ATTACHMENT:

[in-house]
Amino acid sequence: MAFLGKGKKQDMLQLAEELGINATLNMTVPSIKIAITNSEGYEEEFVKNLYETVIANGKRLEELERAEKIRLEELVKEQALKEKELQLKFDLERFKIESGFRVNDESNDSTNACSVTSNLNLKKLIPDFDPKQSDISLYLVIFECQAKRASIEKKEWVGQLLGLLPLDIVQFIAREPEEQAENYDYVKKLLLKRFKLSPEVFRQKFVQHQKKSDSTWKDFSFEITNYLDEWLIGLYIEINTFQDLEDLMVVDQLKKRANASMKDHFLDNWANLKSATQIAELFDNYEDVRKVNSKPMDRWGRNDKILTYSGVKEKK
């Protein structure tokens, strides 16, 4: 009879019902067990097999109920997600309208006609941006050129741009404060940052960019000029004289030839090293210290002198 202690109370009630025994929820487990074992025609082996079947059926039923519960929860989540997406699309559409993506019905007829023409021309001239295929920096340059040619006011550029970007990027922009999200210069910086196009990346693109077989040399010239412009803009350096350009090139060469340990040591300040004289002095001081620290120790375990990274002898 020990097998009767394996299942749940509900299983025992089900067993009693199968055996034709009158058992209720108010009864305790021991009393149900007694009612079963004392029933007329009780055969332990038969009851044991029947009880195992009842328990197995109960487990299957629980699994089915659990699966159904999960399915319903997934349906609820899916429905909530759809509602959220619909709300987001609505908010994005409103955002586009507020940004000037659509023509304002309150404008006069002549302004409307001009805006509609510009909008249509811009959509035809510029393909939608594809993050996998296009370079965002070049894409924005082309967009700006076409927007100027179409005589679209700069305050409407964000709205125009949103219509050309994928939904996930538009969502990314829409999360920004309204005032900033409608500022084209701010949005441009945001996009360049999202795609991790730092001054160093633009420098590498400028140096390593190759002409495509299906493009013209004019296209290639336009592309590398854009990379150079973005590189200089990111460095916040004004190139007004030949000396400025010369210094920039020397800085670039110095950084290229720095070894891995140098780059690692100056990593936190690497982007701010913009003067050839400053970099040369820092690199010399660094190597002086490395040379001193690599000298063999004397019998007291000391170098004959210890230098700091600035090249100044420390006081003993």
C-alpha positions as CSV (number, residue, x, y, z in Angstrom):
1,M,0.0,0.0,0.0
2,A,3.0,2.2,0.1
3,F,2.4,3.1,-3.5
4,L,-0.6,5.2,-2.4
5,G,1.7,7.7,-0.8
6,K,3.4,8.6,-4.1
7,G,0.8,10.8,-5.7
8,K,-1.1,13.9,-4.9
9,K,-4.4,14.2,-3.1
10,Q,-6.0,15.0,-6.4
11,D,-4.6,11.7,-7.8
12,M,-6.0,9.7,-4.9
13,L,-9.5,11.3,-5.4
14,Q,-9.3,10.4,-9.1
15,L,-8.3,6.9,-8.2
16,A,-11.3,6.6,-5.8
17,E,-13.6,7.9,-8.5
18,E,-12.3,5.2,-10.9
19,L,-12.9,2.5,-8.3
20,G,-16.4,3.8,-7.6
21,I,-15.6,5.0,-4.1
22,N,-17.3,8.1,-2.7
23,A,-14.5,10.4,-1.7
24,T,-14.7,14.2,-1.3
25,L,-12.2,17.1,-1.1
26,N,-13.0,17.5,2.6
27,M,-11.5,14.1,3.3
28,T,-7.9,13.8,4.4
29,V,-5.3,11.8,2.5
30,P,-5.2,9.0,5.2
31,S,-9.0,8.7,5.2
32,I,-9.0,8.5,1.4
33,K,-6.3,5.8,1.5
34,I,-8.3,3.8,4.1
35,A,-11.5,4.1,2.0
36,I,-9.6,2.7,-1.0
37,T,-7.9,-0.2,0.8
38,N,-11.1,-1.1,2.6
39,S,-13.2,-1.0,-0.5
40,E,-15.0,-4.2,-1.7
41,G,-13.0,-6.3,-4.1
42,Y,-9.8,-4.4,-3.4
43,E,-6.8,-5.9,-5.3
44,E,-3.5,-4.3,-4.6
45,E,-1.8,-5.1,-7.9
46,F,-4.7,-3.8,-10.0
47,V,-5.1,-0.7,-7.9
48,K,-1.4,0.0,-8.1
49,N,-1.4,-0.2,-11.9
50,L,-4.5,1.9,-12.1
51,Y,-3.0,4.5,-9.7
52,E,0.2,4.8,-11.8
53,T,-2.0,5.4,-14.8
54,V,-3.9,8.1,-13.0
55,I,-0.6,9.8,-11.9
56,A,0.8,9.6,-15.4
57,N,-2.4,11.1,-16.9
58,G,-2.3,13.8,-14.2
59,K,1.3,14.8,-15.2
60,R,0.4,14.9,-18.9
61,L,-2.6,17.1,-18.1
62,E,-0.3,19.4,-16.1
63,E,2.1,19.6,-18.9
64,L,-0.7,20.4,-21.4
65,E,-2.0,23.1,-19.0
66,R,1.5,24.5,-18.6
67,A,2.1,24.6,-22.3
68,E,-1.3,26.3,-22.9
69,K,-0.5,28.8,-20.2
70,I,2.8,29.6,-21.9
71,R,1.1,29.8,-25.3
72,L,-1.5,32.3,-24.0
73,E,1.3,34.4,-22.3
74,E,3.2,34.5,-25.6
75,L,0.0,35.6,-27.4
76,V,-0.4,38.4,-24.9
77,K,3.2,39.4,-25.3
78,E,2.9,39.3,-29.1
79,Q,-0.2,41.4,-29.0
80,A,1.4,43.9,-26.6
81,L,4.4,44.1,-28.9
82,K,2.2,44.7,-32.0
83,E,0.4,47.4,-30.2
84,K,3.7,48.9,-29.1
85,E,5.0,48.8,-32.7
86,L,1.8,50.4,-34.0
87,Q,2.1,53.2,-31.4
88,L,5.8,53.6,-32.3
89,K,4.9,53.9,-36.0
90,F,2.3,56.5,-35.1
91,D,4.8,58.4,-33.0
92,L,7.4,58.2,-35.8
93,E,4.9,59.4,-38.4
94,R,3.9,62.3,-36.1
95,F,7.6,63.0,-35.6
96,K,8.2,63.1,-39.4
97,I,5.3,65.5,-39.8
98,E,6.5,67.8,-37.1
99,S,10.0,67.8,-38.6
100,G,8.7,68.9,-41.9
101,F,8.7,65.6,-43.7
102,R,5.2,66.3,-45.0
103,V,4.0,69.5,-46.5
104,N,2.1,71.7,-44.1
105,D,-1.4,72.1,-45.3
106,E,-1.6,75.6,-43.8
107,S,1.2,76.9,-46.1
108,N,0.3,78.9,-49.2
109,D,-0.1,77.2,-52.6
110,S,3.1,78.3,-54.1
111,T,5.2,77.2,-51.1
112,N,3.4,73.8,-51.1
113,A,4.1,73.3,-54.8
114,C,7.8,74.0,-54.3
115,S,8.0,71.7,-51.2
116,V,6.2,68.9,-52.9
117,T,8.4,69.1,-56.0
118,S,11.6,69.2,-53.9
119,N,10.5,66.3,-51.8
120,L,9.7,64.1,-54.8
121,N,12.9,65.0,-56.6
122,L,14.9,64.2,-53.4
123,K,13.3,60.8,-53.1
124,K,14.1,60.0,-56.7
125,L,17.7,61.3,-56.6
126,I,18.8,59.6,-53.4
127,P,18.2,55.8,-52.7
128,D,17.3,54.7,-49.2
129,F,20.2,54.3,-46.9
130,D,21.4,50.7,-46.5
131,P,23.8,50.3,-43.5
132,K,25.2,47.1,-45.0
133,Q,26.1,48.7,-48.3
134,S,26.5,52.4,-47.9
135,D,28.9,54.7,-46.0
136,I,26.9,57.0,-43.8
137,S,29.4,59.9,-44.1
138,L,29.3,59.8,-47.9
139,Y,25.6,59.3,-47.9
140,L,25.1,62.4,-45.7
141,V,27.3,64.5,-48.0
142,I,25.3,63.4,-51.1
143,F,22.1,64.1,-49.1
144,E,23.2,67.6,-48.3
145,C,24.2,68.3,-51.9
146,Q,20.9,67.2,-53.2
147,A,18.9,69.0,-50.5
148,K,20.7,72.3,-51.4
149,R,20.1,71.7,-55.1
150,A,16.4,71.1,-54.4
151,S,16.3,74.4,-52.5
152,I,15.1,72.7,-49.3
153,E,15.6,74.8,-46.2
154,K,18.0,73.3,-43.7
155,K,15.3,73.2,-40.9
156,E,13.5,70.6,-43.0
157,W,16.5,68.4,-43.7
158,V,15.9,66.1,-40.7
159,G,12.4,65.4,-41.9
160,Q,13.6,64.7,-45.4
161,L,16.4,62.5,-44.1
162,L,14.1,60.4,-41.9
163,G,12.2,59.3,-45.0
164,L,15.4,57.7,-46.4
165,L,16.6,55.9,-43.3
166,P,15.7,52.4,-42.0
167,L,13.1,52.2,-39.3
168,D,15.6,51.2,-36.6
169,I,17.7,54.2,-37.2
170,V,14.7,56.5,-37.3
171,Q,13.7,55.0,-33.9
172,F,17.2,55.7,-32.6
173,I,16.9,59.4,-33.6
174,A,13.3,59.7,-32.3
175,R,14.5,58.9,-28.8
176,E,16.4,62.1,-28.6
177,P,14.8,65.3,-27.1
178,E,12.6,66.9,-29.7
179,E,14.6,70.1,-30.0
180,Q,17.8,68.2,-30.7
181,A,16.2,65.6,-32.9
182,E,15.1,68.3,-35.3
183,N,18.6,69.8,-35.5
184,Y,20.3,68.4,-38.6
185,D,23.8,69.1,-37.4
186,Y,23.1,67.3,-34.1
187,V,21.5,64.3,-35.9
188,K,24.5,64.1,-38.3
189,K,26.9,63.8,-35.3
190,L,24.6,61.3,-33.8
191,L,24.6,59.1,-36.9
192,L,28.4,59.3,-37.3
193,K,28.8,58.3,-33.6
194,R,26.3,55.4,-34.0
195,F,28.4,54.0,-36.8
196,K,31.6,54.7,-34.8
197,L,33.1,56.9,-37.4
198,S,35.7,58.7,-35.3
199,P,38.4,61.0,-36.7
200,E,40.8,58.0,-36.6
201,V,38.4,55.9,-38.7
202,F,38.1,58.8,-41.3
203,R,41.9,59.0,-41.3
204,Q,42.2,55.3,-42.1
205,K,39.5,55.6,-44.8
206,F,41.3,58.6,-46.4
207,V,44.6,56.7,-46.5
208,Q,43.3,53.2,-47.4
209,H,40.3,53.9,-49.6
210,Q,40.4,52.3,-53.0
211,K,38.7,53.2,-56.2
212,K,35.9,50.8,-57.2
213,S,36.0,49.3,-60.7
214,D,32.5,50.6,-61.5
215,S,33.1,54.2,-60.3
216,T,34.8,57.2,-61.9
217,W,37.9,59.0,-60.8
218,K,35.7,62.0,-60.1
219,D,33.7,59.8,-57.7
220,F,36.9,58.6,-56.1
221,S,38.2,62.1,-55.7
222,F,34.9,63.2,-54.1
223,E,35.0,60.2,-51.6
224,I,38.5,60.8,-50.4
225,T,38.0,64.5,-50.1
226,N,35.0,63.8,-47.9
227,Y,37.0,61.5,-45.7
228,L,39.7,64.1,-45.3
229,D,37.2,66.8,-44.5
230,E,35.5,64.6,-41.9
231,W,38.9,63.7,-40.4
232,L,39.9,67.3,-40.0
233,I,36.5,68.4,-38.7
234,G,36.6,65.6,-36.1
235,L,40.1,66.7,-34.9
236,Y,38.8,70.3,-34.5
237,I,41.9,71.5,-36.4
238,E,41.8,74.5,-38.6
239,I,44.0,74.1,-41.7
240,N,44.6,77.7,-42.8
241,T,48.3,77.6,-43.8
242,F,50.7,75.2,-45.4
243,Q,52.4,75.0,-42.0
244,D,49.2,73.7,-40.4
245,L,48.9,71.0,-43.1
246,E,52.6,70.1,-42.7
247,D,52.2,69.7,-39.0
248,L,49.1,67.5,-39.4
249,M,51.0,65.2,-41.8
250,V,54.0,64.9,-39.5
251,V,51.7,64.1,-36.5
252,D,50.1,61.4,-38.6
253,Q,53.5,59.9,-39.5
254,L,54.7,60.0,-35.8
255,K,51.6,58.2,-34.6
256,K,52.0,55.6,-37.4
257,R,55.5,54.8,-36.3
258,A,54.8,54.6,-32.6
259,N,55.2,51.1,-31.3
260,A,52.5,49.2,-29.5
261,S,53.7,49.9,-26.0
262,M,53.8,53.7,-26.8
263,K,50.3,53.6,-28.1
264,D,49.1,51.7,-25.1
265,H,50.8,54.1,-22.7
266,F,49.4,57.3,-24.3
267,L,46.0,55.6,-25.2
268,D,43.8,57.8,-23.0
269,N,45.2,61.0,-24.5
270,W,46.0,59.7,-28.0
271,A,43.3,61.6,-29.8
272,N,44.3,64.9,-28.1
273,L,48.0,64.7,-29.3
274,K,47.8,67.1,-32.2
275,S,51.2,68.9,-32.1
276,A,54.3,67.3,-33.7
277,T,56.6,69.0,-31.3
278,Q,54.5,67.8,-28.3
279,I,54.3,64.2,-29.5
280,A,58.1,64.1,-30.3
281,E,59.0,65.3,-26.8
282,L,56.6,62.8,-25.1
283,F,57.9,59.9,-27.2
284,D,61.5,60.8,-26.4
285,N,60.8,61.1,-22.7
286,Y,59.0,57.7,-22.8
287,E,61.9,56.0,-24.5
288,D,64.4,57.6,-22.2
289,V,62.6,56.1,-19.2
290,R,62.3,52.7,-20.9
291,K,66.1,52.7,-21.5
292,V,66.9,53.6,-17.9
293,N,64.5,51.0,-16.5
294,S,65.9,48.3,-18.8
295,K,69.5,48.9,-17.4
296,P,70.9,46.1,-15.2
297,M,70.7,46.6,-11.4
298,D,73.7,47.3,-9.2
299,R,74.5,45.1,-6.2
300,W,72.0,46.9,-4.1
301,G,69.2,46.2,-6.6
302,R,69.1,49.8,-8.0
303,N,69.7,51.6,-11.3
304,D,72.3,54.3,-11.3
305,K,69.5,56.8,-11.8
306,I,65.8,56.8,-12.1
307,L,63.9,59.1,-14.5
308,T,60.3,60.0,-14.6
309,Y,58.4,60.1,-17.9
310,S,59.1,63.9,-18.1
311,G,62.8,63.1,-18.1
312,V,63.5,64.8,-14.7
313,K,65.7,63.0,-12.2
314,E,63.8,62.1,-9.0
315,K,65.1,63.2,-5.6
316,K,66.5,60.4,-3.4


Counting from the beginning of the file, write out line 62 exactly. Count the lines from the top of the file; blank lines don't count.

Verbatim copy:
58,G,-2.3,13.8,-14.2